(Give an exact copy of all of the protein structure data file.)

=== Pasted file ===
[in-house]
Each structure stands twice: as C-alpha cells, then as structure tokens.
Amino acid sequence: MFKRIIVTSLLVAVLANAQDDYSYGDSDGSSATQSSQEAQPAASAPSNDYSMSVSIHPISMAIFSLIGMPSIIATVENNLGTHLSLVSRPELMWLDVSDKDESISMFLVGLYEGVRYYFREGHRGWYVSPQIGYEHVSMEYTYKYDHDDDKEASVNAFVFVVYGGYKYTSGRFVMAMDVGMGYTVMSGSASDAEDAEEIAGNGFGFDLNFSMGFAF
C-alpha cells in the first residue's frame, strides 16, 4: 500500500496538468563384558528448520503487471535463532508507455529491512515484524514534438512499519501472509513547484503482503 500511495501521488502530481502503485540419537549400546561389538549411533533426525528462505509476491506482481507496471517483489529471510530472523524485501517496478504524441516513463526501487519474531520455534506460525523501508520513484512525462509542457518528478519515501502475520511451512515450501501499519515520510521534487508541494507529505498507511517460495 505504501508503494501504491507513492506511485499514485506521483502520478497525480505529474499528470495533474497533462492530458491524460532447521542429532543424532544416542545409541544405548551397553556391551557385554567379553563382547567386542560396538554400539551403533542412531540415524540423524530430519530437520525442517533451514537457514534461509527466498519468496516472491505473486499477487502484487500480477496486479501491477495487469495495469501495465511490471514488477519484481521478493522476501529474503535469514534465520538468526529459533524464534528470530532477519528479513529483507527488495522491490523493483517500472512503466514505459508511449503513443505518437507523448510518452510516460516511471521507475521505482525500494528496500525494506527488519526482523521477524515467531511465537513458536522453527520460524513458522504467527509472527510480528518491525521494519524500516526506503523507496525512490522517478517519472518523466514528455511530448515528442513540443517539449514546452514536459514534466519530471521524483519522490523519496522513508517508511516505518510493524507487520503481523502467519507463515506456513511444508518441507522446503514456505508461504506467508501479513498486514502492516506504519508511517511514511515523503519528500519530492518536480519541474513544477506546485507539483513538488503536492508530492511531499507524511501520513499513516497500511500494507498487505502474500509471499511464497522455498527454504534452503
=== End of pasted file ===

[in-house]
Each structure stands twice: as C-alpha cells, then as structure tokens.
Amino acid sequence: MFKRIIVTSLLVAVLANAQDDYSYGDSDGSSATQSSQEAQPAASAPSNDYSMSVSIHPISMAIFSLIGMPSIIATVENNLGTHLSLVSRPELMWLDVSDKDESISMFLVGLYEGVRYYFREGHRGWYVSPQIGYEHVSMEYTYKYDHDDDKEASVNAFVFVVYGGYKYTSGRFVMAMDVGMGYTVMSGSASDAEDAEEIAGNGFGFDLNFSMGFAF
C-alpha cells in the first residue's frame, strides 16, 4: 500500500496538468563384558528448520503487471535463532508507455529491512515484524514534438512499519501472509513547484503482503 500511495501521488502530481502503485540419537549400546561389538549411533533426525528462505509476491506482481507496471517483489529471510530472523524485501517496478504524441516513463526501487519474531520455534506460525523501508520513484512525462509542457518528478519515501502475520511451512515450501501499519515520510521534487508541494507529505498507511517460495 505504501508503494501504491507513492506511485499514485506521483502520478497525480505529474499528470495533474497533462492530458491524460532447521542429532543424532544416542545409541544405548551397553556391551557385554567379553563382547567386542560396538554400539551403533542412531540415524540423524530430519530437520525442517533451514537457514534461509527466498519468496516472491505473486499477487502484487500480477496486479501491477495487469495495469501495465511490471514488477519484481521478493522476501529474503535469514534465520538468526529459533524464534528470530532477519528479513529483507527488495522491490523493483517500472512503466514505459508511449503513443505518437507523448510518452510516460516511471521507475521505482525500494528496500525494506527488519526482523521477524515467531511465537513458536522453527520460524513458522504467527509472527510480528518491525521494519524500516526506503523507496525512490522517478517519472518523466514528455511530448515528442513540443517539449514546452514536459514534466519530471521524483519522490523519496522513508517508511516505518510493524507487520503481523502467519507463515506456513511444508518441507522446503514456505508461504506467508501479513498486514502492516506504519508511517511514511515523503519528500519530492518536480519541474513544477506546485507539483513538488503536492508530492511531499507524511501520513499513516497500511500494507498487505502474500509471499511464497522455498527454504534452503